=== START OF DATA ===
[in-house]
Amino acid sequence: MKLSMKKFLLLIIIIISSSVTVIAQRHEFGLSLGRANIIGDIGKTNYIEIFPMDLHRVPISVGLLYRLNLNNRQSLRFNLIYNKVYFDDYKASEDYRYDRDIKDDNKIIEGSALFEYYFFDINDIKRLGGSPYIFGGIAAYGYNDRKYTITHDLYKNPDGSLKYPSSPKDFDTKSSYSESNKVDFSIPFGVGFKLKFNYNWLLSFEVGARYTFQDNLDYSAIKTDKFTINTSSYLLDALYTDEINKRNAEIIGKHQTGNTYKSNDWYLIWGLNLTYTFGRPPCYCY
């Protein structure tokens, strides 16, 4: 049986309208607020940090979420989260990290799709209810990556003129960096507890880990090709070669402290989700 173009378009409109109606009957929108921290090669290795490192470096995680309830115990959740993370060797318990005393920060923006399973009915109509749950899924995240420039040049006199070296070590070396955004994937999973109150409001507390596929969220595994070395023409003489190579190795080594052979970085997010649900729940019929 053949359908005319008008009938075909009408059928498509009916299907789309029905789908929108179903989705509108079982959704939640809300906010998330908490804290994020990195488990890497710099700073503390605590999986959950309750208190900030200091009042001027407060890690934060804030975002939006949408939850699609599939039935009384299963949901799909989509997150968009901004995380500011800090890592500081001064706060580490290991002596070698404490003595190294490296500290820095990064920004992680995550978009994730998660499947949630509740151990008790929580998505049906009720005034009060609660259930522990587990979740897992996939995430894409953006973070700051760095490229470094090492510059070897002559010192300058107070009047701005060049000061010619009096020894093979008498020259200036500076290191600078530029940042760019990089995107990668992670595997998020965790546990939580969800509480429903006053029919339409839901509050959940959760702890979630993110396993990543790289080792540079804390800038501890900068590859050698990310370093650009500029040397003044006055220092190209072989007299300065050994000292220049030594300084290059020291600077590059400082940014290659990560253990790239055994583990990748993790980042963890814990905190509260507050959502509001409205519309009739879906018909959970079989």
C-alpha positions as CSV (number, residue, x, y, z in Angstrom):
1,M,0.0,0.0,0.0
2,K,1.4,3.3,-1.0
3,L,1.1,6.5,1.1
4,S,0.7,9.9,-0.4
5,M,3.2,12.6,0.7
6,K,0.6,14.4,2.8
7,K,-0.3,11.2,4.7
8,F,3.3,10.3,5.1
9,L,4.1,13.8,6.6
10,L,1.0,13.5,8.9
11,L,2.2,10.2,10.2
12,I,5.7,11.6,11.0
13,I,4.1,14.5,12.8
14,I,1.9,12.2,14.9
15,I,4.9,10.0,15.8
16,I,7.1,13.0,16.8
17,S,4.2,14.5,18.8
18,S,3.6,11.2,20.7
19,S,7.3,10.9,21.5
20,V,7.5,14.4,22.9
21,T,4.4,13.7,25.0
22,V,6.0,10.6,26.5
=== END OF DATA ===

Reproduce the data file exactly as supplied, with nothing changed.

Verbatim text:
[in-house]
Amino acid sequence: MKLSMKKFLLLIIIIISSSVTVIAQRHEFGLSLGRANIIGDIGKTNYIEIFPMDLHRVPISVGLLYRLNLNNRQSLRFNLIYNKVYFDDYKASEDYRYDRDIKDDNKIIEGSALFEYYFFDINDIKRLGGSPYIFGGIAAYGYNDRKYTITHDLYKNPDGSLKYPSSPKDFDTKSSYSESNKVDFSIPFGVGFKLKFNYNWLLSFEVGARYTFQDNLDYSAIKTDKFTINTSSYLLDALYTDEINKRNAEIIGKHQTGNTYKSNDWYLIWGLNLTYTFGRPPCYCY
């Protein structure tokens, strides 16, 4: 049986309208607020940090979420989260990290799709209810990556003129960096507890880990090709070669402290989700 173009378009409109109606009957929108921290090669290795490192470096995680309830115990959740993370060797318990005393920060923006399973009915109509749950899924995240420039040049006199070296070590070396955004994937999973109150409001507390596929969220595994070395023409003489190579190795080594052979970085997010649900729940019929 053949359908005319008008009938075909009408059928498509009916299907789309029905789908929108179903989705509108079982959704939640809300906010998330908490804290994020990195488990890497710099700073503390605590999986959950309750208190900030200091009042001027407060890690934060804030975002939006949408939850699609599939039935009384299963949901799909989509997150968009901004995380500011800090890592500081001064706060580490290991002596070698404490003595190294490296500290820095990064920004992680995550978009994730998660499947949630509740151990008790929580998505049906009720005034009060609660259930522990587990979740897992996939995430894409953006973070700051760095490229470094090492510059070897002559010192300058107070009047701005060049000061010619009096020894093979008498020259200036500076290191600078530029940042760019990089995107990668992670595997998020965790546990939580969800509480429903006053029919339409839901509050959940959760702890979630993110396993990543790289080792540079804390800038501890900068590859050698990310370093650009500029040397003044006055220092190209072989007299300065050994000292220049030594300084290059020291600077590059400082940014290659990560253990790239055994583990990748993790980042963890814990905190509260507050959502509001409205519309009739879906018909959970079989």
C-alpha positions as CSV (number, residue, x, y, z in Angstrom):
1,M,0.0,0.0,0.0
2,K,1.4,3.3,-1.0
3,L,1.1,6.5,1.1
4,S,0.7,9.9,-0.4
5,M,3.2,12.6,0.7
6,K,0.6,14.4,2.8
7,K,-0.3,11.2,4.7
8,F,3.3,10.3,5.1
9,L,4.1,13.8,6.6
10,L,1.0,13.5,8.9
11,L,2.2,10.2,10.2
12,I,5.7,11.6,11.0
13,I,4.1,14.5,12.8
14,I,1.9,12.2,14.9
15,I,4.9,10.0,15.8
16,I,7.1,13.0,16.8
17,S,4.2,14.5,18.8
18,S,3.6,11.2,20.7
19,S,7.3,10.9,21.5
20,V,7.5,14.4,22.9
21,T,4.4,13.7,25.0
22,V,6.0,10.6,26.5